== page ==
Friday, May 07, 2010

Feynman vs Rembrandt

The Novel-winning physicist Richard P. Feynman was born on May 11, 1918. In May, therefore, he is "the physicist of this month." The May-2010 issue of APS News [1] carries, on its first page, the sketch of a young lady under the title, "Who created this drawing?" The second and last sentence of its caption makes the reader go to page 5.

On page 5, we find a short article with a witty title, "Feynman drew more than diagrams," and a photo. The photo shows four more drawings and two persons, APS President Curtis Callan and his colleague Igor Klebanov. The article explains the followings: The drawing on page 1 was done in 1985 by celebrated Caltech physicist Richard Feynman and that it is one of several that are now at Princeton in the possession of Callan. The works were acquired in the mid-eighties by Princeton, where Feynman had been a graduate student, and were kept in the office of the late Sam Treiman, from whom Callan received them.

The bottom line of the article is as follows:
In the opinion of experts, Feynman was at least as good at drawing as Rembrandt was at physics.
This sentence seems to imply in a humorous manner that Feynman's drawings are pretty mediocre from the viewpoint of experts. To be sure about this, we have to see to what extent Rembrandt studied physics.

In the description of Wikipedia [2], we find that Rembrandt attended Latin school and was enrolled at the University of Leiden. However, he soon apprenticed to painters and then opened a studio at the age of 18 or so. Therefore, it might be safe to conclude that Rembrandt learned little about physics.

From cautiousness, I made Internet search by the combination of the words Rembrandt and physics; and found the article [3] entitled "The Rembrandt Solution" (the report does not include the word "physics," but one of comments on it does). It is about a technique developed by Rembrandt and other painters and called countershading. This technique creates the illusion of greater dynamic range of light intensities in their paintings than in real scenery. Illusion is the sensory distortion of the physical world. In order to utilize the effect of illusion, painters should know about the relationship between the nature of human senses and physical signals. Then, Rembrandt must have had sharp physical insight. Namely, Rembrandt's drawing technique makes us think that he was fairly adept at physics.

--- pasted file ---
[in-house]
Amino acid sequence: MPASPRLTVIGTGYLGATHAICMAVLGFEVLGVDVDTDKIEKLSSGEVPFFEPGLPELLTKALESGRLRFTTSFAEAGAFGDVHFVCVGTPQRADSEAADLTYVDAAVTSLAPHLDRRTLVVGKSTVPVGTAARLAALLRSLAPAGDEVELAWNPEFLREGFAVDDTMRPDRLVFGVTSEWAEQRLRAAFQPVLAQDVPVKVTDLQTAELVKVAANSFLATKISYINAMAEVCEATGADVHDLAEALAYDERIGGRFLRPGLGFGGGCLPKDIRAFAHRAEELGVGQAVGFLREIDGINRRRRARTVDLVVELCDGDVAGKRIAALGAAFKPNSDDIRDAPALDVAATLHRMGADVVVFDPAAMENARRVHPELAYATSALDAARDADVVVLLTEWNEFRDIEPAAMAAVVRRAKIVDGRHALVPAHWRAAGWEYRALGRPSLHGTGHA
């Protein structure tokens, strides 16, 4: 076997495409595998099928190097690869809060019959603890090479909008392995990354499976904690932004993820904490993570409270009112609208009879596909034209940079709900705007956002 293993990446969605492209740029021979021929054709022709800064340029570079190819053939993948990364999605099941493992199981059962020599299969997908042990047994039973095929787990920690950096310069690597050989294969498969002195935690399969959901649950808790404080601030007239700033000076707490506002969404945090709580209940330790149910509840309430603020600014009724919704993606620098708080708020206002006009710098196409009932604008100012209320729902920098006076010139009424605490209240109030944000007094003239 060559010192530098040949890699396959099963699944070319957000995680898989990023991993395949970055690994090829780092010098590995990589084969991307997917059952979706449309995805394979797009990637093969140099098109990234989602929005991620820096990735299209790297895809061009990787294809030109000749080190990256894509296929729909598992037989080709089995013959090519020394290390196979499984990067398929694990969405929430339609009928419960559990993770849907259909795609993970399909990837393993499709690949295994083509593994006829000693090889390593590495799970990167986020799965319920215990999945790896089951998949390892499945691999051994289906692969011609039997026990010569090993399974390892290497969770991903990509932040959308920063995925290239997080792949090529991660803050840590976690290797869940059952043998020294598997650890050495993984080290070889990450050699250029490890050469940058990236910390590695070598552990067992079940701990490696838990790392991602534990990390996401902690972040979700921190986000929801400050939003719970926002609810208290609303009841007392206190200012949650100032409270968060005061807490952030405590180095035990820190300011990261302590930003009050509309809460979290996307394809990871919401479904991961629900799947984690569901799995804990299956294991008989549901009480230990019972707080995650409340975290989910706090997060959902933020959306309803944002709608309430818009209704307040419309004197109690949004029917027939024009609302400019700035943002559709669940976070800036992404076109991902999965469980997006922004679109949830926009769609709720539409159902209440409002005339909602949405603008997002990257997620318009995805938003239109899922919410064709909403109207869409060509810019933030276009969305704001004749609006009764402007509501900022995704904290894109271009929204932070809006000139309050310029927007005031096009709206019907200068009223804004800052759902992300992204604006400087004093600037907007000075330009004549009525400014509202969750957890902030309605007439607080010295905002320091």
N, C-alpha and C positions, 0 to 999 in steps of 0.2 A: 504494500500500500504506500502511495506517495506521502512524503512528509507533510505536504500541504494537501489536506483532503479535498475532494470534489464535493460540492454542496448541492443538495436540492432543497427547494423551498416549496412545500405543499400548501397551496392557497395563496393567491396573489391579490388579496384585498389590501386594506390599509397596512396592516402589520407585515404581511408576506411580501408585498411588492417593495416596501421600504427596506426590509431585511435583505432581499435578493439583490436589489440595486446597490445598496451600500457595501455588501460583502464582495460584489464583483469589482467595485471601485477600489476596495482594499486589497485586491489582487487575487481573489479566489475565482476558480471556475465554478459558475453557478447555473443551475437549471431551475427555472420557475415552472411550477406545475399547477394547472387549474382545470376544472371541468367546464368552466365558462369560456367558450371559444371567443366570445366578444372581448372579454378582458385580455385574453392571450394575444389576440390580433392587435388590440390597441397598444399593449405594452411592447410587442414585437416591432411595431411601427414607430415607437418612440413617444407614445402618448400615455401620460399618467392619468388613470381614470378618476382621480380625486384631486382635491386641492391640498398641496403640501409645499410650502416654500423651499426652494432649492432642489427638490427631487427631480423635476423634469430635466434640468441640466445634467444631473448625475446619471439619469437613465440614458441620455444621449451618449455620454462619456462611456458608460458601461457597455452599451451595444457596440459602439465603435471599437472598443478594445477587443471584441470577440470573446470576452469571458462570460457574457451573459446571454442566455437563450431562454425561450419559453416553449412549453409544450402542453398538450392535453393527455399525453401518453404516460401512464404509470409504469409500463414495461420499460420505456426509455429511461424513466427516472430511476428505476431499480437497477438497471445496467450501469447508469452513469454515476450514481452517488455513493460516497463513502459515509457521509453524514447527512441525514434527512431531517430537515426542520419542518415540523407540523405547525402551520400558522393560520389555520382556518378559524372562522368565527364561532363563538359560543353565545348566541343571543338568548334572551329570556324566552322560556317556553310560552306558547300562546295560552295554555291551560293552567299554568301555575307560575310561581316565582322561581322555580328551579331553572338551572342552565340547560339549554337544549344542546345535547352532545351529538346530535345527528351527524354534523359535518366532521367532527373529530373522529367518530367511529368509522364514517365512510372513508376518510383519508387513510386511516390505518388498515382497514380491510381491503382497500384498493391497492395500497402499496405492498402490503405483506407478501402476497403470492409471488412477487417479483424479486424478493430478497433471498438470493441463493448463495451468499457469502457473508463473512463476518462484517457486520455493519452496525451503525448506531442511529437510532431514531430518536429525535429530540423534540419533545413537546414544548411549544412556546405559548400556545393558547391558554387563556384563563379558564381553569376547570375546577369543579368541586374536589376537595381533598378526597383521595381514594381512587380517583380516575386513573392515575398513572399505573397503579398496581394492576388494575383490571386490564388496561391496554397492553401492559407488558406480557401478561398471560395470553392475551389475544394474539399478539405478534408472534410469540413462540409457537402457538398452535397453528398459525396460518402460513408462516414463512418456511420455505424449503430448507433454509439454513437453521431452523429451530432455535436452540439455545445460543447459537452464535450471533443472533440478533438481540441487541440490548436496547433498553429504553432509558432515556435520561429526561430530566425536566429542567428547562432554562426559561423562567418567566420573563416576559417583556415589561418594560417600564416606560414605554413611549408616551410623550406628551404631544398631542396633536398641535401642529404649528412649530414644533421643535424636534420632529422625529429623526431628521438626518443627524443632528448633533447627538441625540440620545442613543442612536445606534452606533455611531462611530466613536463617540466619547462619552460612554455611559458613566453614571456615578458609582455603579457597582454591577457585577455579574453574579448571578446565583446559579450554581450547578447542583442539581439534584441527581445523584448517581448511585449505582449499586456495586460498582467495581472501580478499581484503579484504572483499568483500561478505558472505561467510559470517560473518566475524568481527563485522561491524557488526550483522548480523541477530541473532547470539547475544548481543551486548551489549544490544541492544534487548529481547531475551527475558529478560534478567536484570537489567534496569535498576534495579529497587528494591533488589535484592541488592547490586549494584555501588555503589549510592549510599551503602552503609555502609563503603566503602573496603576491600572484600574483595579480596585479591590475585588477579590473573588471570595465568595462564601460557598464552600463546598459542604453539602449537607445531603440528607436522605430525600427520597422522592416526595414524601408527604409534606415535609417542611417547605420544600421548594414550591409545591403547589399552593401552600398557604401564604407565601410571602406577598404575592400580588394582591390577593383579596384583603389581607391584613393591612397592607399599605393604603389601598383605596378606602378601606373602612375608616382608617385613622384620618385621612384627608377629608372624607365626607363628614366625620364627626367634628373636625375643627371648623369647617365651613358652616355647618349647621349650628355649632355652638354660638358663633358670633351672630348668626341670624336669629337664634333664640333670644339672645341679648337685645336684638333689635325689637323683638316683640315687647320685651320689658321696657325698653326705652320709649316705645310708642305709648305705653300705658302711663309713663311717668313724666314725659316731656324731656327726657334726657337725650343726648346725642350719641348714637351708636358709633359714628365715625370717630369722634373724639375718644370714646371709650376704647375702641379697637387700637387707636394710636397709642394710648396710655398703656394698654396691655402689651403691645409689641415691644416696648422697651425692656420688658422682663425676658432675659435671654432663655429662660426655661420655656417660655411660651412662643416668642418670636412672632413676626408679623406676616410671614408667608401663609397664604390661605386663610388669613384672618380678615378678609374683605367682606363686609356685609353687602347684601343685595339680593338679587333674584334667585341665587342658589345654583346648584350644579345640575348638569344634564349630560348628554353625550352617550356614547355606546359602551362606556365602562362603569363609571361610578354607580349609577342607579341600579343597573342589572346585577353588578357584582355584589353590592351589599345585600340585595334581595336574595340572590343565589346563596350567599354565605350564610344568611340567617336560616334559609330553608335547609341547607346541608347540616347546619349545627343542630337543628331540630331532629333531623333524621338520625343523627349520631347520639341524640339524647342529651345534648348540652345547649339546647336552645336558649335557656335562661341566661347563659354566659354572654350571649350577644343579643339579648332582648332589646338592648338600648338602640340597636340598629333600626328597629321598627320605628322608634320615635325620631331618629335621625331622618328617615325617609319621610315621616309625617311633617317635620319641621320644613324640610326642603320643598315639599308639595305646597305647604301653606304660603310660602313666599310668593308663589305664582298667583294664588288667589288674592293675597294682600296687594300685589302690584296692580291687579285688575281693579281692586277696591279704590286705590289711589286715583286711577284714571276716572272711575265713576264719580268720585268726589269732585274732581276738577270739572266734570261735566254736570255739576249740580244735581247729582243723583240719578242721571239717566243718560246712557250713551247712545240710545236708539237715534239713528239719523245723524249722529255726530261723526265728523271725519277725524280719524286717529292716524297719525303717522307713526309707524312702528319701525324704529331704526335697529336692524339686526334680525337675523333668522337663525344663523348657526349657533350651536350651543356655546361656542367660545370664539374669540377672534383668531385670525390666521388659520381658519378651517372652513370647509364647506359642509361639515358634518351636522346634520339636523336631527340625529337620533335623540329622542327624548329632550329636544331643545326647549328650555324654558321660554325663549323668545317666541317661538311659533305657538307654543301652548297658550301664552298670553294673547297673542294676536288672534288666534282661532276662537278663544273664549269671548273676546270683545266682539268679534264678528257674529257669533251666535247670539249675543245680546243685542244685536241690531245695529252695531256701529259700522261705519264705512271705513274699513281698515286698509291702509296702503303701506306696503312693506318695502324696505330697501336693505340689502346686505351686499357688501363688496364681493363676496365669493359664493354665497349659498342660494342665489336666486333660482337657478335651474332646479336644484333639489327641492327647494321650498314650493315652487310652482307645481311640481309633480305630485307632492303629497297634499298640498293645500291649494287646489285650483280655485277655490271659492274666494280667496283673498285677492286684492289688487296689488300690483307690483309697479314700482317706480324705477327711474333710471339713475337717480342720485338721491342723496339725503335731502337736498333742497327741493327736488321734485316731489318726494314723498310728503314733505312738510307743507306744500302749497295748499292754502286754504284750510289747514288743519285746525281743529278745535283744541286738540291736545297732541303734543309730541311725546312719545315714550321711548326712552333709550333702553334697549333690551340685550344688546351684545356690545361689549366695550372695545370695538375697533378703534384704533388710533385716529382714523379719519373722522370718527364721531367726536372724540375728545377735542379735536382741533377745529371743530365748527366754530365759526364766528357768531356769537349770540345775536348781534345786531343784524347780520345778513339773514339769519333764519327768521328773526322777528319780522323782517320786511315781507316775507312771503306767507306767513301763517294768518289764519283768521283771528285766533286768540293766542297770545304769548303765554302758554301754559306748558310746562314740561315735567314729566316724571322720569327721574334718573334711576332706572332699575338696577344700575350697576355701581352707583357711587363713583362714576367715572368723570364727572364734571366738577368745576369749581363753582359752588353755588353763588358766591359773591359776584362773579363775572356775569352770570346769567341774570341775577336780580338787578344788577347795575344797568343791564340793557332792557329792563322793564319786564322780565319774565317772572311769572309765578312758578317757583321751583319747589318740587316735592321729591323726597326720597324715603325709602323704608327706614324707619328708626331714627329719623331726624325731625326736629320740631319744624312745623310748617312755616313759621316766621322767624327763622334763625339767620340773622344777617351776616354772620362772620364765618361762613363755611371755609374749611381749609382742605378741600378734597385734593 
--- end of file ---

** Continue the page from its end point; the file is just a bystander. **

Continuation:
How can we argue about Feynman's goodness at drawing from his physics, conversely? Does his famous invention of Feynman diagrams prove the quality of his artistic skill? This seems to be difficult, though the invention at least indicates that his method of thinking was geometric as well as analytic. Is there any decent idea about this? I expect comments from readers.
  1. APS News, Vol. 19, No. 5 (2010).
  2. "Rembrandt," Wikipedia, the free encyclopedia (6 May 2010 at 00:13).
  3. G. Randall, "The Rembrandt solution: What painting’s grand masters can teach today’s digital photographers" (2009).

2 comments:

Arjen Dijksman said...

Comparing arts and physics leads into interesting thoughts.

I agree with you that Rembrandt must have been adept to physics, at least concerning his ability to observe nature and to transcribe it on paper. In the first half of 17th century, physics was not yet a discipline with much calculations. It was more like natural philosophy and Rembrandt must have excelled in that in his own way. Feynman also excelled in natural philosophy in his own way. He was very good at observing, experimenting, visually representing physical processes. And he had the chance of having a good training in math and theoretical physics (unlike Rembrandt).

It would be interesting to have the source of the experts's opinion of Feynman being at least as good at drawing as Rembrandt was in physics. Is it just a joke, maybe Feynman self-mocking? Drawing is not an easy art, Feynman needed practice and maybe he didn't have enough time to develop his own style. That Feynman drawing on the front cover of APS news has some particularities: not much light/shadow effect, very regular lines, the eye-lids, the curl around the ear... The fact that it's Feynman's drawing should give it an extra value.

Ted said...

Thanks for your comment full of deep thoughts. While you think that the experts's opinion of Feynman's drawings might be Feynman's self-mocking joke, I don't think so. The reason is that the words, "the opinion of experts," in the APS News article suggest that the plural number of experts in drawing expressed similar judgments.

I also like drawing (and Feynman). Therefore, I bought a copy of the book The Art of Richard P. Feynman: Images by a Curious Character compiled by Michelle Feynman soon after it was published in 1995. Michelle writes in the preface of this book that her father left over one hundred sketch books -- a stack more than four feet thick -- with a drawing on every page and that these were made in the period more than thirty years. This indicates that Feynman spent considerable time and energy for drawing.

The story "But is it art?" in "Surely You're Joking, Mr. Feynman!" also tells us how much he enjoyed this hobby. (I was almost forgetting this story when I wrote the above blog post; but now see that the story is reprinted in The Art of …)

From these facts I would like to guess this: some of Feynman's drawings were not so bad. (I do not have so much experience in drawing as Feynman. Thus, I cannot make direct judgement from his drawings.)